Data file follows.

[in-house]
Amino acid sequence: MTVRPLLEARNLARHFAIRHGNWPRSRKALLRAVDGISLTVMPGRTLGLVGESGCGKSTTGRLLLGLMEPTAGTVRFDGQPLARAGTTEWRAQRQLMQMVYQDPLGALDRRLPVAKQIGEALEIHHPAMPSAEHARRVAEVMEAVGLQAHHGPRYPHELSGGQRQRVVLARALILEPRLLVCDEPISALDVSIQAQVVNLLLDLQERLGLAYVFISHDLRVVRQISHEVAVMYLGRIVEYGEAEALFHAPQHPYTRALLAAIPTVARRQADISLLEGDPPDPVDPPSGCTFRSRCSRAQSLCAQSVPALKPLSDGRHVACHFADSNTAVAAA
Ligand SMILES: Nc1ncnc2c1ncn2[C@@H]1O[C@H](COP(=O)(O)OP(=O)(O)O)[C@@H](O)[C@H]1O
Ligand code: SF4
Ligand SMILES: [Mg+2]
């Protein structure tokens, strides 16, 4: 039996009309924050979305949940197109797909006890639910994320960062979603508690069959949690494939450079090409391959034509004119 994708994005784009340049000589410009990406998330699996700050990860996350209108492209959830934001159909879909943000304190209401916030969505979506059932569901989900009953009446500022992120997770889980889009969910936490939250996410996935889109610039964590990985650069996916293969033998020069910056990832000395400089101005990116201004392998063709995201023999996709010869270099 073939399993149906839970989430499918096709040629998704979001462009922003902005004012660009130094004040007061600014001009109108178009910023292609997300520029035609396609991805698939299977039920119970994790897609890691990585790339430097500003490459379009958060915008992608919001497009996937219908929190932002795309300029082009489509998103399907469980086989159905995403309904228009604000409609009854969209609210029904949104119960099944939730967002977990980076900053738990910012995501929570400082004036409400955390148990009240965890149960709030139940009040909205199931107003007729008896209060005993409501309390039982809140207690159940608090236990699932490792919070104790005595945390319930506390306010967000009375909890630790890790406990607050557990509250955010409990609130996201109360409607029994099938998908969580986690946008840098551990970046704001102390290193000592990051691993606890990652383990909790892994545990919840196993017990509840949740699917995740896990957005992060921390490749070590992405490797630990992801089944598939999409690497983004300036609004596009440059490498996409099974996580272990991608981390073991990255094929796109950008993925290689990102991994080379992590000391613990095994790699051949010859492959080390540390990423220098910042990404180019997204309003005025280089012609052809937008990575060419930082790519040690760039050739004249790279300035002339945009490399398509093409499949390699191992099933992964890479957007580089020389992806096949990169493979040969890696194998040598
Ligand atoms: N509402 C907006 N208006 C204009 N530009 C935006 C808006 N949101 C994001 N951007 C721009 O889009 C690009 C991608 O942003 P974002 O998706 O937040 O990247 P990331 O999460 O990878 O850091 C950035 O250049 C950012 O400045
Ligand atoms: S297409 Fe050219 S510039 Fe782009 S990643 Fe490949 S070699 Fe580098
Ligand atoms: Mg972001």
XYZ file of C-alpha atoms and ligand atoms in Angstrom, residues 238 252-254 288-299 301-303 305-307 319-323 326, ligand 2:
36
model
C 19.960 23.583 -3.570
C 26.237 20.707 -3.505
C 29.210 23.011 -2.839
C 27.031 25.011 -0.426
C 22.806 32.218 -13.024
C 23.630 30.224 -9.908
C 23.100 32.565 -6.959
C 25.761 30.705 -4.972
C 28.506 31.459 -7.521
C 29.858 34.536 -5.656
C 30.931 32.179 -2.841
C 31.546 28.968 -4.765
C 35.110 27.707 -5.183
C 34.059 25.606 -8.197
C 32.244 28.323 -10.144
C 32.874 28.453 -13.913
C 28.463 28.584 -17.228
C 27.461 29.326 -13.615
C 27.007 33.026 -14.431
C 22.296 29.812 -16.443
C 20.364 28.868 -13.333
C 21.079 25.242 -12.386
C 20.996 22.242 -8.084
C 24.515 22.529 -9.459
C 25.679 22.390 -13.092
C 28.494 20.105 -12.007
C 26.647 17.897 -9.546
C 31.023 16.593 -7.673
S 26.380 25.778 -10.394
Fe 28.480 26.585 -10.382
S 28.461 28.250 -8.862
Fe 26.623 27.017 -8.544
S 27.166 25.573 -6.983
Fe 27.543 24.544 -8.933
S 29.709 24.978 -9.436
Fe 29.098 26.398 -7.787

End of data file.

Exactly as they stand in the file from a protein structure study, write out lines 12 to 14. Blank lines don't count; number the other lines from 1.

model
C 19.960 23.583 -3.570
C 26.237 20.707 -3.505